Your shopping cart is empty

Pitfalls in applying the small company risk premium for tax and duty purposes


At the centre of many tax controversies are valuation issues. These cases typically involve either new valuation issues or require a re evaluation of conventional, but not necessarily correct, approaches to existing valuation issues. In assessing the market value of the total assets of a “small” company using the discounted cash flow (DCF) valuation method, many practitioners routinely add a small company risk premium to the cost of equity derived using the capital asset pricing model to arrive at the discount rate adopted under the DCF valuation method.

This article examines the potential pitfalls of this practice: failure to recognise the true subject of valuation, incorrect triangulation of empirical evidence from the US markets to the Australian market, and double-counting for risk. The article also explains why this common practice is problematic and why the recognition and avoidance of this unsound practice is important in achieving a credible valuation outcome for tax and duty purposes.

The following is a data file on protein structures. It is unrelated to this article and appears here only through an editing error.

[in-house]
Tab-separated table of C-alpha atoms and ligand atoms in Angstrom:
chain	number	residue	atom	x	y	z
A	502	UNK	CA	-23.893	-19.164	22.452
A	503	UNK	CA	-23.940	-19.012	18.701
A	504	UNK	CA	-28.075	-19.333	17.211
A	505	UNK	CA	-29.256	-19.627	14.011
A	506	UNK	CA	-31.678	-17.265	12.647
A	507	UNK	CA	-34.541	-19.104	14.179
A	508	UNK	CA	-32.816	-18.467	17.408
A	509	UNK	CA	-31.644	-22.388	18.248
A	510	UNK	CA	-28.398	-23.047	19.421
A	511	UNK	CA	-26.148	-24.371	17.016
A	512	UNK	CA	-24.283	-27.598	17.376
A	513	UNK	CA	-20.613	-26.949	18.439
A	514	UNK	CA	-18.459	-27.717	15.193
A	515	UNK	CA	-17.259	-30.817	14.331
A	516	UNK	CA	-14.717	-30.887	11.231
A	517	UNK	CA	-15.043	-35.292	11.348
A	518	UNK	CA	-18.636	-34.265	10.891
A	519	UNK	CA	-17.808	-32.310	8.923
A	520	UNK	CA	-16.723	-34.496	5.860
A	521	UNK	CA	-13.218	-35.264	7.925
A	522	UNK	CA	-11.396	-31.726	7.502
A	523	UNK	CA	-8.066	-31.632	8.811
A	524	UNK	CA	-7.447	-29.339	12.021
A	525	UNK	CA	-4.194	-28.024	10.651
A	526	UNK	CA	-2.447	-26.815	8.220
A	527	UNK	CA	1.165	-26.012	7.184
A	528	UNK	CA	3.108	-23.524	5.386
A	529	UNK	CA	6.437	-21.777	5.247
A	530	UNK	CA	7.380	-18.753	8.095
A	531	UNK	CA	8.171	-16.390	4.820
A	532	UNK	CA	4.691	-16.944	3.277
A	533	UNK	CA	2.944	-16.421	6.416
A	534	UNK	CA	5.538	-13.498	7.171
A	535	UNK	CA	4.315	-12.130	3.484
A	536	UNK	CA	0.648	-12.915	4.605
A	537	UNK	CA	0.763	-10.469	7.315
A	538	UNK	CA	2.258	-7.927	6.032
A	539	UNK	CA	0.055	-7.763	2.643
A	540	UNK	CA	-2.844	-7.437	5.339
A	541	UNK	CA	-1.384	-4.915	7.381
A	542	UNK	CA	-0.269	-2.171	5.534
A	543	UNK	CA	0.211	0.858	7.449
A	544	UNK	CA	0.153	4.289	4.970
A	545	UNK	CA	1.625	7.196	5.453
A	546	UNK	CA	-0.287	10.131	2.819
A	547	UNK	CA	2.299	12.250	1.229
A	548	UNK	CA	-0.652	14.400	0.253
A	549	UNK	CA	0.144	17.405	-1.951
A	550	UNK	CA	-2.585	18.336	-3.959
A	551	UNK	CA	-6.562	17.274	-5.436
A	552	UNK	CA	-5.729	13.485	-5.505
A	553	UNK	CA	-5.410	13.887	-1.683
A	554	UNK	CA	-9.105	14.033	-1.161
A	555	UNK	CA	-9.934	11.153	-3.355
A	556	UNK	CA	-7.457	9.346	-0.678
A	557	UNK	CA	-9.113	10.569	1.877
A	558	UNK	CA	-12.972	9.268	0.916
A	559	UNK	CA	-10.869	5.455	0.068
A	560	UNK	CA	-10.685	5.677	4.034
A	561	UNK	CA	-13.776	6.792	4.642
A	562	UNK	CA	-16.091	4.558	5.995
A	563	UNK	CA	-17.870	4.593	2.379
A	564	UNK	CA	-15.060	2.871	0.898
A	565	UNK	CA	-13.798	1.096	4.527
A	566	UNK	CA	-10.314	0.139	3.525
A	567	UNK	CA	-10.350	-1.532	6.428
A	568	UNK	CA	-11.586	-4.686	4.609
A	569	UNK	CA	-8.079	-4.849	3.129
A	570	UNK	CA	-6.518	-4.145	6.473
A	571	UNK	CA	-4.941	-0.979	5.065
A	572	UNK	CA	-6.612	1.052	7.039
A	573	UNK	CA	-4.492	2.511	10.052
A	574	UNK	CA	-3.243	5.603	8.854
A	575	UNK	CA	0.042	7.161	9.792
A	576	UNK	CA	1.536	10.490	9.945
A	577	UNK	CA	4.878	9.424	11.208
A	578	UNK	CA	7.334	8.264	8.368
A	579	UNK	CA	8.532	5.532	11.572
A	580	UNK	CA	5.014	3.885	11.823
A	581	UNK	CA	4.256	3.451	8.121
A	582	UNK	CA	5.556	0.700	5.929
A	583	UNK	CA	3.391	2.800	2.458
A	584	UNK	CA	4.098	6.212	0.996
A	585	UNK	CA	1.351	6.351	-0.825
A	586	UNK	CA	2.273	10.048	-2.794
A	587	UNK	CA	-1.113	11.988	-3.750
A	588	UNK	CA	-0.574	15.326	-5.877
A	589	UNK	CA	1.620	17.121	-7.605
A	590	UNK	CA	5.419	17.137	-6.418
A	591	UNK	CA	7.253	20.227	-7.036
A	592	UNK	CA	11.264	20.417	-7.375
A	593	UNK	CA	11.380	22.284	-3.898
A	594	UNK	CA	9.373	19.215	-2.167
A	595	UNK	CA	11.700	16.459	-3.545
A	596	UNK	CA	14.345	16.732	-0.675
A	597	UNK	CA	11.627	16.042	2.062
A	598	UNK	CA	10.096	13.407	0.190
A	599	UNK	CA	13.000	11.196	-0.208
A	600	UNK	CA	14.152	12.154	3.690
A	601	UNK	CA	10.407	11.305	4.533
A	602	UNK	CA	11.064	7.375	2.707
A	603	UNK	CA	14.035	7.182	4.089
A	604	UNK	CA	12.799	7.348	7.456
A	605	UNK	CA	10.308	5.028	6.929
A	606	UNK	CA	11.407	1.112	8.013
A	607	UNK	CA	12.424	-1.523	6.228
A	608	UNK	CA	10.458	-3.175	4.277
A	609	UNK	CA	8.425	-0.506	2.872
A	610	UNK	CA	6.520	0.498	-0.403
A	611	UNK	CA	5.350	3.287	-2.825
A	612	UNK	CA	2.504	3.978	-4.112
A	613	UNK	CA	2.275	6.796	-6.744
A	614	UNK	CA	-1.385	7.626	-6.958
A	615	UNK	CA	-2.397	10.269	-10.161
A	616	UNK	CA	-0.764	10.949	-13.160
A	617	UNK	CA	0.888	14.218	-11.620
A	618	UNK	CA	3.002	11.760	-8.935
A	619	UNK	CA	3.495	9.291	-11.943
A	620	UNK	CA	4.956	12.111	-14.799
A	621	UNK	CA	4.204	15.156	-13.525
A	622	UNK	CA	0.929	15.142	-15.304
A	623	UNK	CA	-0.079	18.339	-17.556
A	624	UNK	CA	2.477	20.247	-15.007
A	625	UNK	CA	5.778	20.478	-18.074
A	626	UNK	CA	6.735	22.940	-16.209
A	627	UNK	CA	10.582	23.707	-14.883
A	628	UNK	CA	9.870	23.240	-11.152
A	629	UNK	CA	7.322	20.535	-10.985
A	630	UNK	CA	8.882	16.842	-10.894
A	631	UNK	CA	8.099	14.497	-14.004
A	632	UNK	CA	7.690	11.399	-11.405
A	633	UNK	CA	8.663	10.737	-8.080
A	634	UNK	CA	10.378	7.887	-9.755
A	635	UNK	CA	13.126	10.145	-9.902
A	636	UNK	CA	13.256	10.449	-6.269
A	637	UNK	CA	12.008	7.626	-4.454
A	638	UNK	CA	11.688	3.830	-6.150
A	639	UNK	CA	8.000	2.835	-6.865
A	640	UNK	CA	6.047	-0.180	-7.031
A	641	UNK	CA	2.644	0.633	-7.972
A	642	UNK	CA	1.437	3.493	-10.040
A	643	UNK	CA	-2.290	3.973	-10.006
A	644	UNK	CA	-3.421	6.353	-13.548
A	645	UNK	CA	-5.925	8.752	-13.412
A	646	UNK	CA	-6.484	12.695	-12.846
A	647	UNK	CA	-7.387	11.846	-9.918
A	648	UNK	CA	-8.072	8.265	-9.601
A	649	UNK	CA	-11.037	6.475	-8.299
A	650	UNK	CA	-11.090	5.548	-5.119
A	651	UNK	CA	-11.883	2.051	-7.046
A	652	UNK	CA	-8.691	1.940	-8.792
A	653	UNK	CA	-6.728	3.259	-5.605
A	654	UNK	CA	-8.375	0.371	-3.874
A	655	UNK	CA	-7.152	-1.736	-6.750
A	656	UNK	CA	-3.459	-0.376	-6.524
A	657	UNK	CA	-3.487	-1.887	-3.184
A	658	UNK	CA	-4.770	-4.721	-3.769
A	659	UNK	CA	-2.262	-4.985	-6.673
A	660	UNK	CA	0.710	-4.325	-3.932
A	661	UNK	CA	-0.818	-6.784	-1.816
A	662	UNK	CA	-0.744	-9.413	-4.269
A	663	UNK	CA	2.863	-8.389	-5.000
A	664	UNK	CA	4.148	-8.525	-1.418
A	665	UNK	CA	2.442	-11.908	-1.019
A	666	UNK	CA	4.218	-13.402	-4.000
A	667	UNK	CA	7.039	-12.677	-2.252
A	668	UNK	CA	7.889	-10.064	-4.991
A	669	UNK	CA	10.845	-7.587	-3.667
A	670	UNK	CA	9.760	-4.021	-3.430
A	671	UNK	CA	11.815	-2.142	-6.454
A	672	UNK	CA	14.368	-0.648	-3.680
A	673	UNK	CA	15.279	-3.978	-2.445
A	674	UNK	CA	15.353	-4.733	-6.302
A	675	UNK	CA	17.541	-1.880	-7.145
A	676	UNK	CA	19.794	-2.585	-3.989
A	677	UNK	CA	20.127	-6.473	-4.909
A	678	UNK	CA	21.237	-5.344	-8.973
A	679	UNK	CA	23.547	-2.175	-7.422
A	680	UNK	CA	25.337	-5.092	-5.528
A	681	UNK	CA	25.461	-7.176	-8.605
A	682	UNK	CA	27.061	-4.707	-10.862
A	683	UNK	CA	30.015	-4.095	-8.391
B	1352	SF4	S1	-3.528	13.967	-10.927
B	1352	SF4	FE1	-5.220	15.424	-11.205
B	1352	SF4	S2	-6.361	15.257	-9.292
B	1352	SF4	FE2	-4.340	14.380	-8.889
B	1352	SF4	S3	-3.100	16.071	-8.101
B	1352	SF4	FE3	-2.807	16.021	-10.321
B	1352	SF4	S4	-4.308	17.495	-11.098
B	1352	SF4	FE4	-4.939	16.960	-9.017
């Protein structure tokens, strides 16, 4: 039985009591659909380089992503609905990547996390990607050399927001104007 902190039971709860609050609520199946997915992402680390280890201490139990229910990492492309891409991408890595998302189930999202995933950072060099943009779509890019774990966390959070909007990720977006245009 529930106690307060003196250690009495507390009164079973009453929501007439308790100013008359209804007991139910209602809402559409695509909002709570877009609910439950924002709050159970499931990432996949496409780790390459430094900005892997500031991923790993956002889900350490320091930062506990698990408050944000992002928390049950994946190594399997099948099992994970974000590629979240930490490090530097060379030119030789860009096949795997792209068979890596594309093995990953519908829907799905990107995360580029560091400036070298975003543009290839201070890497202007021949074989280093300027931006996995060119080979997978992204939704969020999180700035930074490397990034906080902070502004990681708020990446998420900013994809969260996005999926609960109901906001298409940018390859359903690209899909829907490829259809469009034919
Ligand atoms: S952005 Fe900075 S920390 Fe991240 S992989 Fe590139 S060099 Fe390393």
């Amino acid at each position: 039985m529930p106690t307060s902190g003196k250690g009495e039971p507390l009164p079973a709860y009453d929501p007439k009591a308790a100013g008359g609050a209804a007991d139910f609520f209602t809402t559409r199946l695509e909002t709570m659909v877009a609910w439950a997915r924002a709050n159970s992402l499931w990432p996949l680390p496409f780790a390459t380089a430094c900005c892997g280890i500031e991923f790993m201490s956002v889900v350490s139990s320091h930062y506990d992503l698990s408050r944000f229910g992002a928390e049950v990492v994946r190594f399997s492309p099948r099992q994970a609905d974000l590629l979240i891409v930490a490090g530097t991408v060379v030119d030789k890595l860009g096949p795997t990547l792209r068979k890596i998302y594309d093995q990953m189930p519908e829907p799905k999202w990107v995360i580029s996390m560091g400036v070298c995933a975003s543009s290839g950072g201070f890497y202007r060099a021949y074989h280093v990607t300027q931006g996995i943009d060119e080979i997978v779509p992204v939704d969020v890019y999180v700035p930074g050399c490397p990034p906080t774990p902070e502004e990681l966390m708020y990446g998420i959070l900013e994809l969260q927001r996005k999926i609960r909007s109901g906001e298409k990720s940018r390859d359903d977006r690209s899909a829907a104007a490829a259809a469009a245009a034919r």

Author profile

Dr Hung Chu
Hung is a Director of Lonergan Edwards & Associates Limited. Dr Hung Chu completed his master degree in Finance and Banking (with Merit among the top 2% of graduates) from the University of Sydney and his doctoral degree in Finance from the University of Technology, Sydney (graduated on Chancellor's List for Exceptional Scholarly Achievement in PhD research). He has 12 years of experience in the provision of valuation services and numerous technical papers published in academic and practitioners' journals. - Current at 01 June 2016
Click here to expand/collapse more articles by Hung CHU.


Copyright Statement
click to expand/collapse